Compare any two graphics cards:
GeForce GTX 580 vs Radeon HD 4870 X2
IntroThe GeForce GTX 580 features core speeds of 772 MHz on the GPU, and 1002 MHz on the 1536 MB of GDDR5 RAM. It features 512 SPUs as well as 64 TAUs and 48 ROPs.
Compare all that to the Radeon HD 4870 X2, which has GPU clock speed of 750 MHz, and 1024 MB of GDDR5 memory running at 900 MHz through a 256-bit bus. It also is made up of 800(160x5) SPUs, 40 Texture Address Units, and 16 Raster Operation Units.
Power Usage and Theoretical Benchmarks
Power Consumption (Max TDP)
As far as performance goes, the Radeon HD 4870 X2 should in theory be a small bit better than the GeForce GTX 580 overall. (explain)
Texel RateThe Radeon HD 4870 X2 is much (approximately 21%) faster with regards to texture filtering than the GeForce GTX 580. (explain)
Pixel RateIf using a high screen resolution is important to you, then the GeForce GTX 580 is superior to the Radeon HD 4870 X2, and very much so. (explain)
Please note that the above 'benchmarks' are all just theoretical - the results were calculated based on the card's specifications, and real-world performance may (and probably will) vary at least a bit.
One or more cards in this comparison are multi-core. This means that their bandwidth, texel and pixel rates are theoretically doubled - this does not mean the card will actually perform twice as fast, but only that it should in theory be able to. Actual game benchmarks will give a more accurate idea of what it's capable of.
Memory Bandwidth: Memory bandwidth is the largest amount of information (in units of MB per second) that can be moved across the external memory interface in one second. It's worked out by multiplying the bus width by its memory clock speed. If it uses DDR type RAM, it must be multiplied by 2 again. If DDR5, multiply by ANOTHER 2x. The better the bandwidth is, the better the card will be in general. It especially helps with AA, High Dynamic Range and high resolutions.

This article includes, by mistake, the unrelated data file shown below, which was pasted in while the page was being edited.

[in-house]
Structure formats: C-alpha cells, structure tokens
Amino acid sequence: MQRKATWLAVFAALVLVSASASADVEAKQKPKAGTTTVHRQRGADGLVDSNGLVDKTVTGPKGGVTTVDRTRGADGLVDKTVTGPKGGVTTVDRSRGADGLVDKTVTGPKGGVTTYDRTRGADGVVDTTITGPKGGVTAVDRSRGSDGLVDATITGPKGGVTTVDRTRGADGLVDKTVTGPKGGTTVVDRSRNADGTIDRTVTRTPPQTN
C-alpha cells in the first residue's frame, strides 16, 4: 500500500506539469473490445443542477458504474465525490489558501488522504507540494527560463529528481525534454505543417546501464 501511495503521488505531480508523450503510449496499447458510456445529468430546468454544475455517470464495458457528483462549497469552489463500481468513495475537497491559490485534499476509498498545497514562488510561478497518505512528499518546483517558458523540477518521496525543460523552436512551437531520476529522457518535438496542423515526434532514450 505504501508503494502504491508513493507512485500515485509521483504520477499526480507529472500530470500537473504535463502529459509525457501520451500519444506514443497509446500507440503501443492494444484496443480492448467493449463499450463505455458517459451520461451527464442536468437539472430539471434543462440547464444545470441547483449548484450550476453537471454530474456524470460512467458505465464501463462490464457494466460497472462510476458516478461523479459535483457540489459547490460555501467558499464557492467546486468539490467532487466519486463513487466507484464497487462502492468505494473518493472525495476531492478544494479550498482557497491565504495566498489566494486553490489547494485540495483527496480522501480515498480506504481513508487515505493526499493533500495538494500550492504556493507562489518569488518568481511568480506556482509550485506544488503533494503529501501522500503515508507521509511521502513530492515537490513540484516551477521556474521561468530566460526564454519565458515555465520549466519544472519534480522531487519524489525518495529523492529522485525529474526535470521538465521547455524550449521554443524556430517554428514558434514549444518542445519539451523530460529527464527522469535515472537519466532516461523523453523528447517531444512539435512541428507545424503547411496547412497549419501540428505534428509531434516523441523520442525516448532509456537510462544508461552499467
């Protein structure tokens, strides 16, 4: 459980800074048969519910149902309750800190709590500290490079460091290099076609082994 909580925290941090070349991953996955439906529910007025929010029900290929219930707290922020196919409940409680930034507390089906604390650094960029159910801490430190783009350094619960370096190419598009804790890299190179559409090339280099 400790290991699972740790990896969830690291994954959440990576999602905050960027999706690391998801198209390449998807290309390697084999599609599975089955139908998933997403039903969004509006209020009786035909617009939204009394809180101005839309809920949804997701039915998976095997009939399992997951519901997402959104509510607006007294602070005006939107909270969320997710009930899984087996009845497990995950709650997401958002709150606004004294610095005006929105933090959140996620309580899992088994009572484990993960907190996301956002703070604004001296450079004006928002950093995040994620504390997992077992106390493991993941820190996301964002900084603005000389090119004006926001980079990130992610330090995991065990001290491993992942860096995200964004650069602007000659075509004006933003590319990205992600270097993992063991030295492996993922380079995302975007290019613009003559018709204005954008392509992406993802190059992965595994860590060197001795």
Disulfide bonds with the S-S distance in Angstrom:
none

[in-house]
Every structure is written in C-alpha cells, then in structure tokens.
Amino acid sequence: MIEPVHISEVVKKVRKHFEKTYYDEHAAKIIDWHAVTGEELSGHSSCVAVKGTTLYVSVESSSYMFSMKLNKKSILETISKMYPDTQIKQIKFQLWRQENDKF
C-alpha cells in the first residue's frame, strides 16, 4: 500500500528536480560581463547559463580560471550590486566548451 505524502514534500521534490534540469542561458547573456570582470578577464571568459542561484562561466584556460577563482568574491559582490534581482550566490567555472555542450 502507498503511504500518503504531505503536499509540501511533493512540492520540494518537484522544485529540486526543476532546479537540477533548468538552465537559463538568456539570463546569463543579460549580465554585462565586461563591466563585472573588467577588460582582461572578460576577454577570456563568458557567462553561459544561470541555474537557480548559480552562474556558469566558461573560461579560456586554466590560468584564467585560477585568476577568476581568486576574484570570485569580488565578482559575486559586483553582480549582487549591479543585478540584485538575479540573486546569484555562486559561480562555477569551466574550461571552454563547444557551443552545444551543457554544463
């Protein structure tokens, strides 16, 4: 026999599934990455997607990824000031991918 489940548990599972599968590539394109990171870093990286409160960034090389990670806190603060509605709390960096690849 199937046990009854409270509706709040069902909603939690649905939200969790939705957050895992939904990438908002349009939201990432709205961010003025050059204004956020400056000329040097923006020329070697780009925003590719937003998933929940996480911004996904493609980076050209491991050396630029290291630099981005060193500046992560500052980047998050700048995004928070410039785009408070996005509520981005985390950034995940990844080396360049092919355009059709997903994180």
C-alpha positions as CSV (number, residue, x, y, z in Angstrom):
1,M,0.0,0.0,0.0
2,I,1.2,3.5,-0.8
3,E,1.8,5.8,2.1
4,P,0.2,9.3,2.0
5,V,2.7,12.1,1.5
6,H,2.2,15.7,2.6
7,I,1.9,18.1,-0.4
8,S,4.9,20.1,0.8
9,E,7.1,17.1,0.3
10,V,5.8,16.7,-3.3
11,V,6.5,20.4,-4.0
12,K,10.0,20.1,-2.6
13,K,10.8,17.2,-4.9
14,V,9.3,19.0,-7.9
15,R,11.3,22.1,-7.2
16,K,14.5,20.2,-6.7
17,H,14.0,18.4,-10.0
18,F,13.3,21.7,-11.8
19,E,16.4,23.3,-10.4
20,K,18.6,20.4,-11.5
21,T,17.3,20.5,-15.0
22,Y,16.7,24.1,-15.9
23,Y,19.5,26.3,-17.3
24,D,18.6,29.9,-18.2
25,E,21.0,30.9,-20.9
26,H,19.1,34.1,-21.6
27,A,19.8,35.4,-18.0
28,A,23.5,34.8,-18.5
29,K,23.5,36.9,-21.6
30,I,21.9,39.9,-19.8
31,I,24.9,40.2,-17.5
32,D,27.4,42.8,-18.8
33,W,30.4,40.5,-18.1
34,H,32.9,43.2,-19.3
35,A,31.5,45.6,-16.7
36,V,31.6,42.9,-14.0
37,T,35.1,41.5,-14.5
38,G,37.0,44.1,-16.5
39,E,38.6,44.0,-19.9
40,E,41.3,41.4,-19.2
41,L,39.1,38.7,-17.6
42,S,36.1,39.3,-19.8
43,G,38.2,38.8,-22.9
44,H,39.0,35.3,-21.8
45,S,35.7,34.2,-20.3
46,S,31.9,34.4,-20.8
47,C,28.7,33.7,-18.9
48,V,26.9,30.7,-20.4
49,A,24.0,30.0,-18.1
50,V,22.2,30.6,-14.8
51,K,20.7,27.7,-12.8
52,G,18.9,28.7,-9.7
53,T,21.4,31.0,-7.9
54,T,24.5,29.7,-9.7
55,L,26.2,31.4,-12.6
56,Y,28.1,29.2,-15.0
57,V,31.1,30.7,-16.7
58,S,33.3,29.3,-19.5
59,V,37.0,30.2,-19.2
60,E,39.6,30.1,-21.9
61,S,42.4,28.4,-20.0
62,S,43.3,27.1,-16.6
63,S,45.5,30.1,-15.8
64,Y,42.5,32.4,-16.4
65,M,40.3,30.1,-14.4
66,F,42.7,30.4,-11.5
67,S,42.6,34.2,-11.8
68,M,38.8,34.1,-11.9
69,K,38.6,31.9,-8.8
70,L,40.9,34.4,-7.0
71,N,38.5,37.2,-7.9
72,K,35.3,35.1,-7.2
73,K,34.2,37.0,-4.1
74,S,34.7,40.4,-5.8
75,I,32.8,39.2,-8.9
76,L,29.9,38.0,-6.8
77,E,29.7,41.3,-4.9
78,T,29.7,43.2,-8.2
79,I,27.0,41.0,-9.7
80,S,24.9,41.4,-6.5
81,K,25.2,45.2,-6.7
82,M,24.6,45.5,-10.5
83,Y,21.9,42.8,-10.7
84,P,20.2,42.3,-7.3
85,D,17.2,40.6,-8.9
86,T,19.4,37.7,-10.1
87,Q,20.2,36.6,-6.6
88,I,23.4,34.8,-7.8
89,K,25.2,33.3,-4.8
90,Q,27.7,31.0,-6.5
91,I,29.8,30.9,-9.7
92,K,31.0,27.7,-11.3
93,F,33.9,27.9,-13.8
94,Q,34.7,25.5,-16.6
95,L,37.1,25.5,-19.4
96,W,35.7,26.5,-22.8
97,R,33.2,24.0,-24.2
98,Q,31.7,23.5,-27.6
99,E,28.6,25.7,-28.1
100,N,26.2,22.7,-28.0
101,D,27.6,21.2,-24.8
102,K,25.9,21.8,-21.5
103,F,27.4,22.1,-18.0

Texel Rate: Texel rate is the maximum texture map elements (texels) that can be applied in one second. This number is worked out by multiplying the total texture units by the core speed of the chip. The better this number, the better the video card will be at texture filtering (anisotropic filtering - AF). It is measured in millions of texels per second.
Pixel Rate: Pixel rate is the maximum amount of pixels the video card could possibly record to the local memory in a second - measured in millions of pixels per second. The figure is calculated by multiplying the amount of Raster Operations Pipelines by the the core speed of the card. ROPs (Raster Operations Pipelines - also called Render Output Units) are responsible for drawing the pixels (image) on the screen. The actual pixel fill rate is also dependant on quite a few other factors, especially the memory bandwidth of the card - the lower the memory bandwidth is, the lower the potential to reach the maximum fill rate.